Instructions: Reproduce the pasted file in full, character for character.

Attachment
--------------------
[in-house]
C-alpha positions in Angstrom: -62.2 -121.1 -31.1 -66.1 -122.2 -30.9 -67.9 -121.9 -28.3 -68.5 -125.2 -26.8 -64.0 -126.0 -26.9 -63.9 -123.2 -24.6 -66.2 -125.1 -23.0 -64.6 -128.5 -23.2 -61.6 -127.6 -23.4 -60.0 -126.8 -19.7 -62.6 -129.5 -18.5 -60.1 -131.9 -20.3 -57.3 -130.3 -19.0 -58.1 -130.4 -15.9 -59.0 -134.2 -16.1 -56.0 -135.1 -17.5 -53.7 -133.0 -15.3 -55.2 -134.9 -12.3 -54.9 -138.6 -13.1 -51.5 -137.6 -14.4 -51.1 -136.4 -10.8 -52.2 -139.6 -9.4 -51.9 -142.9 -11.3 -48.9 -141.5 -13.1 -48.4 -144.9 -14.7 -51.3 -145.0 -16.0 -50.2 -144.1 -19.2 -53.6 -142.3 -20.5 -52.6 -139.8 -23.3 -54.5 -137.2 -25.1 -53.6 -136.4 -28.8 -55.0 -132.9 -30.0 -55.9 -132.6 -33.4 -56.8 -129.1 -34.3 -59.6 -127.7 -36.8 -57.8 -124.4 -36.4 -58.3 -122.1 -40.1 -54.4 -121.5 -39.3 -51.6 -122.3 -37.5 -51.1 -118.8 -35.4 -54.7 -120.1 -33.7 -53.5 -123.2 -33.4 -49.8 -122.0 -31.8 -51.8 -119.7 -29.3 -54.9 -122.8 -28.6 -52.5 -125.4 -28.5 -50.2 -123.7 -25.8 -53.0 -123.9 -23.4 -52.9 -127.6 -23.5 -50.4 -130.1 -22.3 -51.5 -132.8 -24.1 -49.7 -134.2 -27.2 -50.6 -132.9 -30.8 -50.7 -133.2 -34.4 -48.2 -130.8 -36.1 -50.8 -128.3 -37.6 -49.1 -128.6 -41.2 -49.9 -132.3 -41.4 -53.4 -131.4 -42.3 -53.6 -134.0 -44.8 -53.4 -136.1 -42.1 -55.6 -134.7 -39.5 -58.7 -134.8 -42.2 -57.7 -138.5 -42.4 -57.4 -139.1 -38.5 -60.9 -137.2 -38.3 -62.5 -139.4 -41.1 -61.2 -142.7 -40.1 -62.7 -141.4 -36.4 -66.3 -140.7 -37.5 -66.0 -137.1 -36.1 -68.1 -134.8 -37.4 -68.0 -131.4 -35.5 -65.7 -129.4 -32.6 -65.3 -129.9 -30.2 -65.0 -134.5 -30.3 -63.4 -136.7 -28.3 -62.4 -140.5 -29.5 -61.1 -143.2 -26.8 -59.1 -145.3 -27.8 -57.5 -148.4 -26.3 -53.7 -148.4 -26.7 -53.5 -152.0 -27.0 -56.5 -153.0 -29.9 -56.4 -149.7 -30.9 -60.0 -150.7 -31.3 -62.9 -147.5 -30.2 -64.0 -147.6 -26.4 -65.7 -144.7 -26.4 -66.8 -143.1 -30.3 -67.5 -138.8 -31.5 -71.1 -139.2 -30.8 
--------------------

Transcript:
[in-house]
C-alpha positions in Angstrom: -62.2 -121.1 -31.1 -66.1 -122.2 -30.9 -67.9 -121.9 -28.3 -68.5 -125.2 -26.8 -64.0 -126.0 -26.9 -63.9 -123.2 -24.6 -66.2 -125.1 -23.0 -64.6 -128.5 -23.2 -61.6 -127.6 -23.4 -60.0 -126.8 -19.7 -62.6 -129.5 -18.5 -60.1 -131.9 -20.3 -57.3 -130.3 -19.0 -58.1 -130.4 -15.9 -59.0 -134.2 -16.1 -56.0 -135.1 -17.5 -53.7 -133.0 -15.3 -55.2 -134.9 -12.3 -54.9 -138.6 -13.1 -51.5 -137.6 -14.4 -51.1 -136.4 -10.8 -52.2 -139.6 -9.4 -51.9 -142.9 -11.3 -48.9 -141.5 -13.1 -48.4 -144.9 -14.7 -51.3 -145.0 -16.0 -50.2 -144.1 -19.2 -53.6 -142.3 -20.5 -52.6 -139.8 -23.3 -54.5 -137.2 -25.1 -53.6 -136.4 -28.8 -55.0 -132.9 -30.0 -55.9 -132.6 -33.4 -56.8 -129.1 -34.3 -59.6 -127.7 -36.8 -57.8 -124.4 -36.4 -58.3 -122.1 -40.1 -54.4 -121.5 -39.3 -51.6 -122.3 -37.5 -51.1 -118.8 -35.4 -54.7 -120.1 -33.7 -53.5 -123.2 -33.4 -49.8 -122.0 -31.8 -51.8 -119.7 -29.3 -54.9 -122.8 -28.6 -52.5 -125.4 -28.5 -50.2 -123.7 -25.8 -53.0 -123.9 -23.4 -52.9 -127.6 -23.5 -50.4 -130.1 -22.3 -51.5 -132.8 -24.1 -49.7 -134.2 -27.2 -50.6 -132.9 -30.8 -50.7 -133.2 -34.4 -48.2 -130.8 -36.1 -50.8 -128.3 -37.6 -49.1 -128.6 -41.2 -49.9 -132.3 -41.4 -53.4 -131.4 -42.3 -53.6 -134.0 -44.8 -53.4 -136.1 -42.1 -55.6 -134.7 -39.5 -58.7 -134.8 -42.2 -57.7 -138.5 -42.4 -57.4 -139.1 -38.5 -60.9 -137.2 -38.3 -62.5 -139.4 -41.1 -61.2 -142.7 -40.1 -62.7 -141.4 -36.4 -66.3 -140.7 -37.5 -66.0 -137.1 -36.1 -68.1 -134.8 -37.4 -68.0 -131.4 -35.5 -65.7 -129.4 -32.6 -65.3 -129.9 -30.2 -65.0 -134.5 -30.3 -63.4 -136.7 -28.3 -62.4 -140.5 -29.5 -61.1 -143.2 -26.8 -59.1 -145.3 -27.8 -57.5 -148.4 -26.3 -53.7 -148.4 -26.7 -53.5 -152.0 -27.0 -56.5 -153.0 -29.9 -56.4 -149.7 -30.9 -60.0 -150.7 -31.3 -62.9 -147.5 -30.2 -64.0 -147.6 -26.4 -65.7 -144.7 -26.4 -66.8 -143.1 -30.3 -67.5 -138.8 -31.5 -71.1 -139.2 -30.8 